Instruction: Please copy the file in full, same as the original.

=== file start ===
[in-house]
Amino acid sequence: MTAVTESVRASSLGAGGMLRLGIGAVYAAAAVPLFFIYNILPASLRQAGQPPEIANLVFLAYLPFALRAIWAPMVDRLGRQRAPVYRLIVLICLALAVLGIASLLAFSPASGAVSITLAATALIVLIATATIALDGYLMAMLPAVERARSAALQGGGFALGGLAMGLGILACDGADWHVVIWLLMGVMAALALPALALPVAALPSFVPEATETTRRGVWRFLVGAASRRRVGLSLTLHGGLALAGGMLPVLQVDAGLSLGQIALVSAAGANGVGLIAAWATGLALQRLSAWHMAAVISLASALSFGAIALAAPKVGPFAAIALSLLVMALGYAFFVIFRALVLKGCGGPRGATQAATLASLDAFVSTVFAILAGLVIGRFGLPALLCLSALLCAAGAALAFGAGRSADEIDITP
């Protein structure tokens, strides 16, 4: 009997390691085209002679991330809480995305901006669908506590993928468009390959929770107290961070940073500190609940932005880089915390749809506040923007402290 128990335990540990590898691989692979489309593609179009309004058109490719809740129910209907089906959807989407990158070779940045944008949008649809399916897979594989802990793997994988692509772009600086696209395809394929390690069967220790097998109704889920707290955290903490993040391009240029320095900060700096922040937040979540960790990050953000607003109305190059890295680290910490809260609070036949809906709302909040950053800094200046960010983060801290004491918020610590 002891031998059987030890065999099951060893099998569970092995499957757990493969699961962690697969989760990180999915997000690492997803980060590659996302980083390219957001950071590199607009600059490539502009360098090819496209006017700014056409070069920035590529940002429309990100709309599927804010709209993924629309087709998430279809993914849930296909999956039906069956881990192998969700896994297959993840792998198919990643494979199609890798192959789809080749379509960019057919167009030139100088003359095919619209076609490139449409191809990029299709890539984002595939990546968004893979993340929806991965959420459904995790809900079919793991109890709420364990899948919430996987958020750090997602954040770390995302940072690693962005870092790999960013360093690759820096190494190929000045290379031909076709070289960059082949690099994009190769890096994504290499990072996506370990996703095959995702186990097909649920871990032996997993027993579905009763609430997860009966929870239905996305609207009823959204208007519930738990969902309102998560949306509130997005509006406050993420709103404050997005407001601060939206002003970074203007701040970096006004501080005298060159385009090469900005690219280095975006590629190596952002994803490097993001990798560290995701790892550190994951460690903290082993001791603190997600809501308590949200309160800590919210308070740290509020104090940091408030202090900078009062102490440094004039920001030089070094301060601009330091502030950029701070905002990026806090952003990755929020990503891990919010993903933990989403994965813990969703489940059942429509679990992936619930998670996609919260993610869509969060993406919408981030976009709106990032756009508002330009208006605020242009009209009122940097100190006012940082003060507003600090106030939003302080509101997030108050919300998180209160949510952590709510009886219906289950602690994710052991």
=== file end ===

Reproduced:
[in-house]
Amino acid sequence: MTAVTESVRASSLGAGGMLRLGIGAVYAAAAVPLFFIYNILPASLRQAGQPPEIANLVFLAYLPFALRAIWAPMVDRLGRQRAPVYRLIVLICLALAVLGIASLLAFSPASGAVSITLAATALIVLIATATIALDGYLMAMLPAVERARSAALQGGGFALGGLAMGLGILACDGADWHVVIWLLMGVMAALALPALALPVAALPSFVPEATETTRRGVWRFLVGAASRRRVGLSLTLHGGLALAGGMLPVLQVDAGLSLGQIALVSAAGANGVGLIAAWATGLALQRLSAWHMAAVISLASALSFGAIALAAPKVGPFAAIALSLLVMALGYAFFVIFRALVLKGCGGPRGATQAATLASLDAFVSTVFAILAGLVIGRFGLPALLCLSALLCAAGAALAFGAGRSADEIDITP
């Protein structure tokens, strides 16, 4: 009997390691085209002679991330809480995305901006669908506590993928468009390959929770107290961070940073500190609940932005880089915390749809506040923007402290 128990335990540990590898691989692979489309593609179009309004058109490719809740129910209907089906959807989407990158070779940045944008949008649809399916897979594989802990793997994988692509772009600086696209395809394929390690069967220790097998109704889920707290955290903490993040391009240029320095900060700096922040937040979540960790990050953000607003109305190059890295680290910490809260609070036949809906709302909040950053800094200046960010983060801290004491918020610590 002891031998059987030890065999099951060893099998569970092995499957757990493969699961962690697969989760990180999915997000690492997803980060590659996302980083390219957001950071590199607009600059490539502009360098090819496209006017700014056409070069920035590529940002429309990100709309599927804010709209993924629309087709998430279809993914849930296909999956039906069956881990192998969700896994297959993840792998198919990643494979199609890798192959789809080749379509960019057919167009030139100088003359095919619209076609490139449409191809990029299709890539984002595939990546968004893979993340929806991965959420459904995790809900079919793991109890709420364990899948919430996987958020750090997602954040770390995302940072690693962005870092790999960013360093690759820096190494190929000045290379031909076709070289960059082949690099994009190769890096994504290499990072996506370990996703095959995702186990097909649920871990032996997993027993579905009763609430997860009966929870239905996305609207009823959204208007519930738990969902309102998560949306509130997005509006406050993420709103404050997005407001601060939206002003970074203007701040970096006004501080005298060159385009090469900005690219280095975006590629190596952002994803490097993001990798560290995701790892550190994951460690903290082993001791603190997600809501308590949200309160800590919210308070740290509020104090940091408030202090900078009062102490440094004039920001030089070094301060601009330091502030950029701070905002990026806090952003990755929020990503891990919010993903933990989403994965813990969703489940059942429509679990992936619930998670996609919260993610869509969060993406919408981030976009709106990032756009508002330009208006605020242009009209009122940097100190006012940082003060507003600090106030939003302080509101997030108050919300998180209160949510952590709510009886219906289950602690994710052991």